Move to repeal a criminal procedure rule fails Senate lets die a measure that would have altered when retardation is determined in death cases May 15, 2006 Regular News Move to repeal a criminal procedure rule fails Mark D. Killian Managing Editor A bill to overturn a criminal procedural rule on when to determine whether a murder defendant is retarded cleared the Florida House April 25, but died when the Senate failed to take it up as the legislative session wound down.Representatives voted 83-34, the two-thirds needed, to revoke Rule of Criminal Procedure 3.203, which was approved by the court in 2004. The Senate companion, SB 1904, sponsored by Sen. Rod Smith, D-Gainesville, who is also a candidate for governor, was reported favorably by the Senate Criminal Justice Committee and was before the Senate Judiciary Committee when the session ended.The bills said the determination should be made after trial in potential death penalty cases where the defendant claims retardation. In a concurring opinion to the court’s 2004 ruling, Justice Raoul Cantero argued the pretrial determination would provide for the most efficient use of judicial and legal resources.The legislature in 2001 approved a law banning execution of the mentally retarded, but said the determination should be made in the penalty phase of a death case, after the defendant is convicted in the trial. A year later, the U.S. Supreme Court held that executing the mentally retarded violated the U.S. Constitution.“This bill repeals a rule of procedure adopted by the court which is in conflict with the statute that we voted on,” said Rep. Dick Kravitz, R-Orange Park, the measure’s sponsor, adding that it is not efficient to hold hearings on retardation in capital cases until a defendant is convicted.“Under the statute the hearing would not be needed in any of the following circumstances — if the jury recommended a life sentence, where the defendant was convicted of a lesser charge, or the defendant was acquitted,” Kravitz said.Rep. Chris Smith, D-Ft. Lauderdale, however, argued it would be more fiscally responsible to have retardation hearings pretrial to know before the trial begins if the death penalty can be imposed.Rep. Jack Seiler, D-Pompano Beach, said there were 962 capital defendants last year and in about one-third of those cases the issue of mental retardation was raised. He said holding the retardation hearing on the front end would save up to $3 million in penalty phase hearings and trial costs in capital cases. He also asserted the bill was never properly referred to an appropriate fiscal committee and moved the bill be sent to one before a floor vote. That motion was defeated.Kravitz responded that the staff analysis of his bill found no fiscal impact and asked legislators not to confuse the issue of mental competency to stand trial, performed at the front end, with the post-trial determination of mental retardation.Rep. Bruce Kyle, R-Ft. Myers also noted the Supreme Court never struck down the statute requiring post-trial mental retardation determination.“They never said it was unconstitutional or wrong,” Kyle said. “They just said, ‘You know what? We are just going to choose to ignore the policy that you passed and put into the statutes on how to handle this process.’ And [the court] put in a rule. The issue really is: Do you want to repeal the rule and stand with the current law that was already debated and passed by you or go with what the Supreme Court decided legislatively on its own as the appropriate process for this?”Smith, however, said, “This is one case where the people who actually try the cases; people that actually do the work; people who actually look at this day-to-day said, ‘You know what? That is actually backwards the way the legislature is trying to do this. So we are going to save the state some money and do the right thing. We are going to set this rule the way it should be.’ Let’s not just get excited about their methodology and ignore their reasoning. Let’s not get so high and mighty as a legislature and get our dander up because the Supreme Court did something that is common sense.”Rep. Jeff Kottkamp, R-Cape Coral, said the court should not have overridden the intent of the legislature in this situation. “So it is an important statement about how our three branches of government are supposed to work,” Kottkamp said.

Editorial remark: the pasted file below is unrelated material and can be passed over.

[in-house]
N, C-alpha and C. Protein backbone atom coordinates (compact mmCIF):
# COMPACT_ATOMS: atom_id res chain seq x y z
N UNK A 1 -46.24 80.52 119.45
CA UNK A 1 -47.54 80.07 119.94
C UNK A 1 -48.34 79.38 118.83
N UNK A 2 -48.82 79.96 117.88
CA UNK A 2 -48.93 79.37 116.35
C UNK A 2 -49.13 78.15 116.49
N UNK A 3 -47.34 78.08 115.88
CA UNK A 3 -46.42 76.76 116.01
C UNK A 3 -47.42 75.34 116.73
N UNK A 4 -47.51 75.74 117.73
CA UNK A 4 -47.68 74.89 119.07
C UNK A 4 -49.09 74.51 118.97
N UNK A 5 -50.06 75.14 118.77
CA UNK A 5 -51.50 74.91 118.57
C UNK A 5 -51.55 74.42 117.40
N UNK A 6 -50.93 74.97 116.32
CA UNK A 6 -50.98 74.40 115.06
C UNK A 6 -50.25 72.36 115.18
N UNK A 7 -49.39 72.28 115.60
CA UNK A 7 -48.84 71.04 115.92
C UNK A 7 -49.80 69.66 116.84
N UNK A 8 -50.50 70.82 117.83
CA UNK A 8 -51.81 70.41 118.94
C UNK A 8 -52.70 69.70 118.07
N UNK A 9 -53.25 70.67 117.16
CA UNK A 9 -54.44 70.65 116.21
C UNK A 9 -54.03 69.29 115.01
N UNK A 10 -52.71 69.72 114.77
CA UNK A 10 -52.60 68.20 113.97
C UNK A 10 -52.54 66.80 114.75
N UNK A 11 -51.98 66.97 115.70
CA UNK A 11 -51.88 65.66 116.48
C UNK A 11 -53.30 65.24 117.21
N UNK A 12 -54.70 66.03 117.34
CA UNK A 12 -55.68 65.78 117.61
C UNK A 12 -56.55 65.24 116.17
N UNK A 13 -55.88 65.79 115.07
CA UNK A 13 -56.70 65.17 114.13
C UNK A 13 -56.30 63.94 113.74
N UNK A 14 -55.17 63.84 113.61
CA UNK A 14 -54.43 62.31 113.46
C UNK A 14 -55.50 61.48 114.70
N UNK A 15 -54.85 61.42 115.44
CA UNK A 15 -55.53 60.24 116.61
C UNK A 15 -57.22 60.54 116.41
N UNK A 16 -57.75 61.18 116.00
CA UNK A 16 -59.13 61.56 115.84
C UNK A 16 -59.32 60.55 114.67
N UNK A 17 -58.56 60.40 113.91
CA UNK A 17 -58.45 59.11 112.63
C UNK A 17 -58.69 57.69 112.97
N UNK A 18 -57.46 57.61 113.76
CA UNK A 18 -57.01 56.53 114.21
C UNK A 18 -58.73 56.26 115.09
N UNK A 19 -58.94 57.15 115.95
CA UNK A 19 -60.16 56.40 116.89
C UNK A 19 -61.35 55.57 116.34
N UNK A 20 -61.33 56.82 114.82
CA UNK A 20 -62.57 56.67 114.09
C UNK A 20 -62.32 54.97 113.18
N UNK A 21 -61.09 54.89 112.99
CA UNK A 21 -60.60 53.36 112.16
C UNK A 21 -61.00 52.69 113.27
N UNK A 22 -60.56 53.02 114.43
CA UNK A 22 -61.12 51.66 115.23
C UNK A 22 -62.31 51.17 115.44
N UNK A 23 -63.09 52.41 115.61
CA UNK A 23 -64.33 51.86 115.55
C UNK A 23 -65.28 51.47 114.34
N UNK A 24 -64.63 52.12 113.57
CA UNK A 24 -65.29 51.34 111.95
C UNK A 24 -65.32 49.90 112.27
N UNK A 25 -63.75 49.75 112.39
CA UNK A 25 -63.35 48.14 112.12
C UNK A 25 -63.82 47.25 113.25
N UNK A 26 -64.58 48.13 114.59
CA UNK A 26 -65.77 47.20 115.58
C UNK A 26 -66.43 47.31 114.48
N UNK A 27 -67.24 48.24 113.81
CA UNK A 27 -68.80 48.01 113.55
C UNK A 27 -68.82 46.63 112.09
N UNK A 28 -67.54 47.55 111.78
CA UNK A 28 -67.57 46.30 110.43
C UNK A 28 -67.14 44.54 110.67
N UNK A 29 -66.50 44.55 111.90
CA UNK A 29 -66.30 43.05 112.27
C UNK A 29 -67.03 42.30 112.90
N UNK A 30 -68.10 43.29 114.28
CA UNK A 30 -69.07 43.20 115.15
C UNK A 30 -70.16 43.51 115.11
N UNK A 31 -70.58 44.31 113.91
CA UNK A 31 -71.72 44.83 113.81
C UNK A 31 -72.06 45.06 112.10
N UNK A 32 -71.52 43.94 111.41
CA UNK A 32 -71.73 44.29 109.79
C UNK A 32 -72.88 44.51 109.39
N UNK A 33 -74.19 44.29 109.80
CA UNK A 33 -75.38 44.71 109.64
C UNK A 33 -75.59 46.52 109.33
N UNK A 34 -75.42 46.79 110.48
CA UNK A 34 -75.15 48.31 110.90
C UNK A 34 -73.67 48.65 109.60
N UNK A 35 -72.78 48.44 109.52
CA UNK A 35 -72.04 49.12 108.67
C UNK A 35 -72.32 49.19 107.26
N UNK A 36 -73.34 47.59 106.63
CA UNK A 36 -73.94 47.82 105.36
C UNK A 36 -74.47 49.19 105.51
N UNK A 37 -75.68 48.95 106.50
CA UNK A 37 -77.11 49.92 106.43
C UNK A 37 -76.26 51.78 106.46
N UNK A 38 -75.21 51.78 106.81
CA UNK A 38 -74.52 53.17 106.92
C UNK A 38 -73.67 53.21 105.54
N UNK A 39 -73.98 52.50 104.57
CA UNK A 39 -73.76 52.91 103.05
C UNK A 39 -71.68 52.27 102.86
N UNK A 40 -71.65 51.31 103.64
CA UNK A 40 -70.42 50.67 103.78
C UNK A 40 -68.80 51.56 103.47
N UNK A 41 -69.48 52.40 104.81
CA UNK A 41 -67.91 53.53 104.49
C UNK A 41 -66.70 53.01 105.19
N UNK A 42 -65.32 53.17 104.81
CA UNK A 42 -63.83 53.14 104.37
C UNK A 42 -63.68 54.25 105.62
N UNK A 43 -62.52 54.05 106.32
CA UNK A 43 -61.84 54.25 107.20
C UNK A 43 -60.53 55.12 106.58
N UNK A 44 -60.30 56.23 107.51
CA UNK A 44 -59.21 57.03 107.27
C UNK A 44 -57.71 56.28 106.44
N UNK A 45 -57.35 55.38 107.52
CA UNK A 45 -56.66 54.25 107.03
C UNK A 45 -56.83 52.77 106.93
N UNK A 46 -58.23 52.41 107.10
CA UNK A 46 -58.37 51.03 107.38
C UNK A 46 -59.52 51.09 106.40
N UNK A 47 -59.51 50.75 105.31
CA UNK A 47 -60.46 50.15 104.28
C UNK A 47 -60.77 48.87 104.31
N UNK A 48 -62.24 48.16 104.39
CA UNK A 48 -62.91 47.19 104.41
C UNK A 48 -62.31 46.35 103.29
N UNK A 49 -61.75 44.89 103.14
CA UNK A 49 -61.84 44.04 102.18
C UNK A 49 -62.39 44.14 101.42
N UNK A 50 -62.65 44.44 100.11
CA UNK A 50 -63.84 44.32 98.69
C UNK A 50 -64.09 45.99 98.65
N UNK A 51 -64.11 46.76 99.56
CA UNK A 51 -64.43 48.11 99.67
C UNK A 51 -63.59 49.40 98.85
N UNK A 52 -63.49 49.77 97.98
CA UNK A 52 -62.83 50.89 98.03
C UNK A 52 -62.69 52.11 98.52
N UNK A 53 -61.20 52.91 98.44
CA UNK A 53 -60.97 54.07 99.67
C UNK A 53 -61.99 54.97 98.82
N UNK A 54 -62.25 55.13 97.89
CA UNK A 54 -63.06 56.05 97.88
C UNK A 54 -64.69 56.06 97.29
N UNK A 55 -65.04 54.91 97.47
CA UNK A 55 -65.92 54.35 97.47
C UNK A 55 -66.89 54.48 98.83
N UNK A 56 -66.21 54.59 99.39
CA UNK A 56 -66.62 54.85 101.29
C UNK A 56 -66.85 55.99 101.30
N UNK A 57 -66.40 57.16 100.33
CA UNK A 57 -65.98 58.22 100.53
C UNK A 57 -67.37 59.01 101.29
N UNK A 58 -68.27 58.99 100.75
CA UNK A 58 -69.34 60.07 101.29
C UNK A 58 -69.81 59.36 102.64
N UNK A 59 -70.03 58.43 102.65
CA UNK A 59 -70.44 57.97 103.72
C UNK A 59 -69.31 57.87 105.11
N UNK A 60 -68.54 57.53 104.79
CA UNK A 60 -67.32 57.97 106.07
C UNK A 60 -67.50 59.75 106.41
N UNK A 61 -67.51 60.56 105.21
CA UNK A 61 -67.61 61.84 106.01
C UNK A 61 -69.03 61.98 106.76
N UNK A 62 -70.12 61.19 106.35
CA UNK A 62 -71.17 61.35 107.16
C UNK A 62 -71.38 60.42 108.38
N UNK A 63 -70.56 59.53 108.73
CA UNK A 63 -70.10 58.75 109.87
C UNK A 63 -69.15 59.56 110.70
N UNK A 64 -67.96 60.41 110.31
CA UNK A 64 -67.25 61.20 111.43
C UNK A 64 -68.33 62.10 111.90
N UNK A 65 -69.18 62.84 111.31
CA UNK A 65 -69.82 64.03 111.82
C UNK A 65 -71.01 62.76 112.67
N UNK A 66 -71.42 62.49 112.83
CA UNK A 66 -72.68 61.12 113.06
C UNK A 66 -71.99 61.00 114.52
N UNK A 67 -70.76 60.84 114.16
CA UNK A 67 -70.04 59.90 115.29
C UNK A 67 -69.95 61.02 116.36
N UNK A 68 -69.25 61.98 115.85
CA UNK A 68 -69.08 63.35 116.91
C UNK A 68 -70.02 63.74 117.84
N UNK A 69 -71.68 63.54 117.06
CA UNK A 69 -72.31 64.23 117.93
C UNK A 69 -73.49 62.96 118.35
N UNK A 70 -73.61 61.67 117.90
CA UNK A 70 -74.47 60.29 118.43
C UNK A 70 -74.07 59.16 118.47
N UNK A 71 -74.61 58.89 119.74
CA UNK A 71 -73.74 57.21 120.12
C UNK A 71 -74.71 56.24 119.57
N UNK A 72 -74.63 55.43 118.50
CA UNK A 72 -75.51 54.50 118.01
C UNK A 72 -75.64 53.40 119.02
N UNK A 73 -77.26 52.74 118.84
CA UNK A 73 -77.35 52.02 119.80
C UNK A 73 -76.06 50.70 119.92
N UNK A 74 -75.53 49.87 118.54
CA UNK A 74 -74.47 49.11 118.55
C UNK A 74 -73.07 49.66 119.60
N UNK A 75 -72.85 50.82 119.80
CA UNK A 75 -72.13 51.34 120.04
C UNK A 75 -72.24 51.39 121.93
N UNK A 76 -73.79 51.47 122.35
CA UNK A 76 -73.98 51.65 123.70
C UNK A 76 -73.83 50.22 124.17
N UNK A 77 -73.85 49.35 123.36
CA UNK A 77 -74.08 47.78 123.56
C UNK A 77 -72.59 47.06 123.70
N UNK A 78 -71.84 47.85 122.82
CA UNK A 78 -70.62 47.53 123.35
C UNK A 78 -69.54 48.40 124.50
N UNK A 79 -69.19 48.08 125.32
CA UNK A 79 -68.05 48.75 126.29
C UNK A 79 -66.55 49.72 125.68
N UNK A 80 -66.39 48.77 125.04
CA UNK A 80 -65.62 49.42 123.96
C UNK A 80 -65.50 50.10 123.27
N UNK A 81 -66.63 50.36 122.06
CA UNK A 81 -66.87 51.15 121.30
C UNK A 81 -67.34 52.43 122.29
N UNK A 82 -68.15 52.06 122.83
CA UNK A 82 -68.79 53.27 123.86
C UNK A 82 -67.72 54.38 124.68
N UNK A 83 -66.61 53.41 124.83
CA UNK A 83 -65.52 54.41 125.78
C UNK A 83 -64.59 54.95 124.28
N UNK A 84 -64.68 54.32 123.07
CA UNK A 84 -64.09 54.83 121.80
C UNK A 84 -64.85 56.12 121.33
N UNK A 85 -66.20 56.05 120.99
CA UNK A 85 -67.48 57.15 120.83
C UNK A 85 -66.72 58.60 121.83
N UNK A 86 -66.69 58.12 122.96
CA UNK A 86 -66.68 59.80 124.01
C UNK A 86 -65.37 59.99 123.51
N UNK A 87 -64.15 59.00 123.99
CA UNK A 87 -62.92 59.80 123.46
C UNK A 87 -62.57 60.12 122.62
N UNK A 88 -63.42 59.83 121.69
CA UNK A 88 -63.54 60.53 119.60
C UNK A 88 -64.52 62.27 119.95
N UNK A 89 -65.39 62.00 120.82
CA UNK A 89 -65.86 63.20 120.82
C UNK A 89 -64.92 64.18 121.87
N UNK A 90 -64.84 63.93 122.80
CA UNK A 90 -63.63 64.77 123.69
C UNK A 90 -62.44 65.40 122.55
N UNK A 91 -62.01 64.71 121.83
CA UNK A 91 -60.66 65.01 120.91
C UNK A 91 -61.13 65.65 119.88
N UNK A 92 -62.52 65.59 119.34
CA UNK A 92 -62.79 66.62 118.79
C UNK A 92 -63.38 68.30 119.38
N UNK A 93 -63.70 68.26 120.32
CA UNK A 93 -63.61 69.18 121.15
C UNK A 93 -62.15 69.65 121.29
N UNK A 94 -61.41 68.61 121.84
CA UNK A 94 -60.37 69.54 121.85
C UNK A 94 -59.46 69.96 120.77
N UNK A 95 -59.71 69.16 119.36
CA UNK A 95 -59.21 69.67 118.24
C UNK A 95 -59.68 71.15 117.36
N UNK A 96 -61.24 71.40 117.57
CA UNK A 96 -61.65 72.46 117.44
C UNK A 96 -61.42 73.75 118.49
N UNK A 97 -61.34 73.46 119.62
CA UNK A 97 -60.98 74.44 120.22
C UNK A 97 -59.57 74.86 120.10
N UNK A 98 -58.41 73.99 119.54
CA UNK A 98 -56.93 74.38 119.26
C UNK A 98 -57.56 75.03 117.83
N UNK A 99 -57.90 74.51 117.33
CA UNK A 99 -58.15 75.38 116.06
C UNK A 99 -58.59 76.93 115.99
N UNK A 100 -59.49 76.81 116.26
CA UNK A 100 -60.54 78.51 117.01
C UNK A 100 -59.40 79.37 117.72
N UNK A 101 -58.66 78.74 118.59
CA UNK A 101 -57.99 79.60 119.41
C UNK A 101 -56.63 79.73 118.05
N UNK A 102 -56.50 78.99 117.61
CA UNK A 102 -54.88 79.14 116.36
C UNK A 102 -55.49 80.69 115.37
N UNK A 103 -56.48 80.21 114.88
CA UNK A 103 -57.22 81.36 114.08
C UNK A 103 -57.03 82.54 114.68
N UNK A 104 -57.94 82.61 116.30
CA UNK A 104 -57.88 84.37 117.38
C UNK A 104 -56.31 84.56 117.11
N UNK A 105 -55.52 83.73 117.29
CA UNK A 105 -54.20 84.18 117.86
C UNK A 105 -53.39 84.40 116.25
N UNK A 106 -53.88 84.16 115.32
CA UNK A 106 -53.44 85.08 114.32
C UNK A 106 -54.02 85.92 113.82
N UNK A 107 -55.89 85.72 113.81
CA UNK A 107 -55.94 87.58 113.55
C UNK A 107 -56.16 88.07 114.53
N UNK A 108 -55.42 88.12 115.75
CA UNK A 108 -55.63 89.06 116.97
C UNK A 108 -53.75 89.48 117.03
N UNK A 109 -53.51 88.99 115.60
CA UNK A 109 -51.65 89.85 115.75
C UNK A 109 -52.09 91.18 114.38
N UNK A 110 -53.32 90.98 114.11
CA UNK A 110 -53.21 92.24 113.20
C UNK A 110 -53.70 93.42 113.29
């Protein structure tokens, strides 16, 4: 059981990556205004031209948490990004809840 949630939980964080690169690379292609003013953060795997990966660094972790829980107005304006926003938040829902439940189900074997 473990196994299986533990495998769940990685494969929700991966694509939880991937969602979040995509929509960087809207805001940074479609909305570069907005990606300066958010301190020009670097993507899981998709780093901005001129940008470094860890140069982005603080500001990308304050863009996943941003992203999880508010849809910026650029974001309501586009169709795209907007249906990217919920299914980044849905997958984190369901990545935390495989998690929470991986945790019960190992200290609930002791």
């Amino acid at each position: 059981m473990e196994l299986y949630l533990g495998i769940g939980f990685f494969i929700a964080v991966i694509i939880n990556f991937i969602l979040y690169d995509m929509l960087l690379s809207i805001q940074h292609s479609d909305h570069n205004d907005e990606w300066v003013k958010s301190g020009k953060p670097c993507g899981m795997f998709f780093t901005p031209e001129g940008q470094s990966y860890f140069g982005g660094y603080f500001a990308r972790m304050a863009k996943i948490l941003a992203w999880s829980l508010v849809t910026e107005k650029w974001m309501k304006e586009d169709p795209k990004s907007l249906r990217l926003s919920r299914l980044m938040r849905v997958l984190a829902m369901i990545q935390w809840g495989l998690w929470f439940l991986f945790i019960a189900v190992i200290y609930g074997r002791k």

FOLLOW US Associated Press Television News COMMENT WATCH US LIVE First Published: 14th August, 2020 10:49 IST Written By Tua Tagovailoa was easy to identify Thursday even though he wore teammate Ryan Fitzpatrick’s jersey and a mask to his first media session of training camp.The mask was protective, and in a way the jersey was, too. Tagovailoa is happy to keep a low profile befitting his rookie status, even though he’s widely hailed as the Miami Dolphins’ future franchise quarterback.A former star at Alabama, Tagovailoa knows how to deal with the pressure of great expectations.“I think the best way to handle it is really not pay attention to it,” he said.But Tagovailoa will be difficult to overlook because he’s full of potential and personality. The latter was evident when he stepped in front of a media Zoom camera wearing Fitzpatrick’s No. 14, rather than his own No. 1.“I thought I could break ice making you guys laugh,” Tagovailoa said with a grin.The 37-year-old Fitzpatrick is the team’s 2019 most valuable player and the likely starter in the season opener at New England a month from Thursday, because the Dolphins have good reason to transition carefully to Tagovailoa.There are lingering questions about the career-threatening hip injury that ended his Alabama career in November, and Tagovailoa himself wonders how well he’ll hold up when tackling starts. In addition, the coronavirus pandemic slowed the development of all rookies by wiping out NFL offseason programs.“Tua is going to develop quickly or slowly, depending upon how much he grasps the offense, how quickly he comes along and how he develops,” new Miami offensive coordinator Chan Gailey said. “A lot of that’s based on health. We’ll treat him just like we treat everybody else, and we’ll try to put him in a position to be successful when the time comes.”Tagovailoa has repeatedly said his focus is on learning the Dolphins’ playbook and building relationships, not on how long he’s Fitzpatrick’s understudy.“They’re going to put the team in the best position possible,” Tagovailoa said. “If that’s me supporting someone, that’s what it’s going to be.”As to whether his surgically repaired hip will hold up to contact, Tagovailoa conceded doubts will be there until he starts to play — and maybe longer.“To answer that question honestly, you just never know until it actually happens,” he said. “I won’t know the feeling until I do get tackled. It’s that trial-and-error thing. You’ve got to go out and do it to know whether it does hurt or it doesn’t.“As far as how I feel right now, everything is going well.”That’s what the Dolphins want to hear. They took Tagovailoa with the No. 5 overall draft pick, the highest they’ve used on a quarterback since selecting future Pro Football Hall of Famer Bob Griese in 1967.So Tagovailoa’s not likely to remain No. 2 to Fitzpatrick for too long. In the meantime, the rookie and veteran have bonded, with Fitzpatrick — a father of seven — embracing the role of mentor to his eventual replacement.“I got to meet his family two days ago,” Tagovailoa said. “It was pretty funny. We were on FaceTime. Everyone is scattered around the house, and he introduces me to his kids and then his wife. He’s like, ‘This is everyone, this is my family.’ Lo and behold, he forgets two of them.”Fitzpatrick might lose track of his own kids, but there’s no overlooking Tagovailoa, the backup quarterback for now and perhaps the face of the franchise for years to come.NOTES: The Dolphins will wear a jersey patch this season to commemorate Pro Football Hall of Fame coach Don Shula, who died in May. The patch will feature Shula’s name and “347” to signify his career victory total, an NFL record.Image credits: AP LIVE TV SUBSCRIBE TO US Last Updated: 14th August, 2020 10:49 IST Dolphins’ Tagovailoa Is A Playful, Willing Backup — For Now Tua Tagovailoa was easy to identify Thursday even though he wore teammate Ryan Fitzpatrick’s jersey and a mask to his first media session of training camp